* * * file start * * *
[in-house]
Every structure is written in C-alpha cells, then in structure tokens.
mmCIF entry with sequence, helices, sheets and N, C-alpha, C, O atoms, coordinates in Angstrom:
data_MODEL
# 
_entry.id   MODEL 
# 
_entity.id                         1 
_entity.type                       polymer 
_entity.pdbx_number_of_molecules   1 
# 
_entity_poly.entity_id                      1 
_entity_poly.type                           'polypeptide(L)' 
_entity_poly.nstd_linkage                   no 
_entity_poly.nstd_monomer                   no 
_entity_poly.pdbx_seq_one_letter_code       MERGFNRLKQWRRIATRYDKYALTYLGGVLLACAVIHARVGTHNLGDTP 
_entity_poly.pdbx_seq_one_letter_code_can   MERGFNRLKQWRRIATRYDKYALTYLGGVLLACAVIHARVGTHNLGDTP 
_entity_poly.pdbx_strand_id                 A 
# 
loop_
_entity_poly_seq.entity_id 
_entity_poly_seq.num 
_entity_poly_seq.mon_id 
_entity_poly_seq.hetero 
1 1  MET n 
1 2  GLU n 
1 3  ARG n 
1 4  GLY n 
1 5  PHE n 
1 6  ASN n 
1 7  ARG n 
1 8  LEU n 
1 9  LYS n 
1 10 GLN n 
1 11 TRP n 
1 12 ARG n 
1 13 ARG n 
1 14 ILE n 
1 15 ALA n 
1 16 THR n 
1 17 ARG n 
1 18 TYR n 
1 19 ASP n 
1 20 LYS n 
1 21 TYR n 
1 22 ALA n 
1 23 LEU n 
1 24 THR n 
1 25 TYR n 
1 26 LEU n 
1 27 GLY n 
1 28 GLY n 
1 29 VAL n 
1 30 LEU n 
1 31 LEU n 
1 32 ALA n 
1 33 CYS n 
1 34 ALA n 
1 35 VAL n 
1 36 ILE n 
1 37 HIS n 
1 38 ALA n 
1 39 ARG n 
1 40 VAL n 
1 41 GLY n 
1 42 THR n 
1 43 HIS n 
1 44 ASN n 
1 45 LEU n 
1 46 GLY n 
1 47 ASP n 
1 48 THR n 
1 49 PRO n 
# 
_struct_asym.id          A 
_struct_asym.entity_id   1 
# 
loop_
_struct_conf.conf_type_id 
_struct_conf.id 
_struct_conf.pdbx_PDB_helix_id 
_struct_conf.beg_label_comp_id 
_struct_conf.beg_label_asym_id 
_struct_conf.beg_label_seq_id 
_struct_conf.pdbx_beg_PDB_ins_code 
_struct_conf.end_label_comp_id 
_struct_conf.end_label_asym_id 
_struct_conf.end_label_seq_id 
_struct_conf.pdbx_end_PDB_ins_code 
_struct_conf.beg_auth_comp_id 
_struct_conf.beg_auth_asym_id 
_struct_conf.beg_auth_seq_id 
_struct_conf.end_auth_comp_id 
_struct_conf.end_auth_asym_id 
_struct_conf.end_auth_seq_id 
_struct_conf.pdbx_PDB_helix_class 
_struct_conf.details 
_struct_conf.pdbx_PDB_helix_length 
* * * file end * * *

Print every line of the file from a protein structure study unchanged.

[in-house]
Every structure is written in C-alpha cells, then in structure tokens.
mmCIF entry with sequence, helices, sheets and N, C-alpha, C, O atoms, coordinates in Angstrom:
data_MODEL
# 
_entry.id   MODEL 
# 
_entity.id                         1 
_entity.type                       polymer 
_entity.pdbx_number_of_molecules   1 
# 
_entity_poly.entity_id                      1 
_entity_poly.type                           'polypeptide(L)' 
_entity_poly.nstd_linkage                   no 
_entity_poly.nstd_monomer                   no 
_entity_poly.pdbx_seq_one_letter_code       MERGFNRLKQWRRIATRYDKYALTYLGGVLLACAVIHARVGTHNLGDTP 
_entity_poly.pdbx_seq_one_letter_code_can   MERGFNRLKQWRRIATRYDKYALTYLGGVLLACAVIHARVGTHNLGDTP 
_entity_poly.pdbx_strand_id                 A 
# 
loop_
_entity_poly_seq.entity_id 
_entity_poly_seq.num 
_entity_poly_seq.mon_id 
_entity_poly_seq.hetero 
1 1  MET n 
1 2  GLU n 
1 3  ARG n 
1 4  GLY n 
1 5  PHE n 
1 6  ASN n 
1 7  ARG n 
1 8  LEU n 
1 9  LYS n 
1 10 GLN n 
1 11 TRP n 
1 12 ARG n 
1 13 ARG n 
1 14 ILE n 
1 15 ALA n 
1 16 THR n 
1 17 ARG n 
1 18 TYR n 
1 19 ASP n 
1 20 LYS n 
1 21 TYR n 
1 22 ALA n 
1 23 LEU n 
1 24 THR n 
1 25 TYR n 
1 26 LEU n 
1 27 GLY n 
1 28 GLY n 
1 29 VAL n 
1 30 LEU n 
1 31 LEU n 
1 32 ALA n 
1 33 CYS n 
1 34 ALA n 
1 35 VAL n 
1 36 ILE n 
1 37 HIS n 
1 38 ALA n 
1 39 ARG n 
1 40 VAL n 
1 41 GLY n 
1 42 THR n 
1 43 HIS n 
1 44 ASN n 
1 45 LEU n 
1 46 GLY n 
1 47 ASP n 
1 48 THR n 
1 49 PRO n 
# 
_struct_asym.id          A 
_struct_asym.entity_id   1 
# 
loop_
_struct_conf.conf_type_id 
_struct_conf.id 
_struct_conf.pdbx_PDB_helix_id 
_struct_conf.beg_label_comp_id 
_struct_conf.beg_label_asym_id 
_struct_conf.beg_label_seq_id 
_struct_conf.pdbx_beg_PDB_ins_code 
_struct_conf.end_label_comp_id 
_struct_conf.end_label_asym_id 
_struct_conf.end_label_seq_id 
_struct_conf.pdbx_end_PDB_ins_code 
_struct_conf.beg_auth_comp_id 
_struct_conf.beg_auth_asym_id 
_struct_conf.beg_auth_seq_id 
_struct_conf.end_auth_comp_id 
_struct_conf.end_auth_asym_id 
_struct_conf.end_auth_seq_id 
_struct_conf.pdbx_PDB_helix_class 
_struct_conf.details 
_struct_conf.pdbx_PDB_helix_length 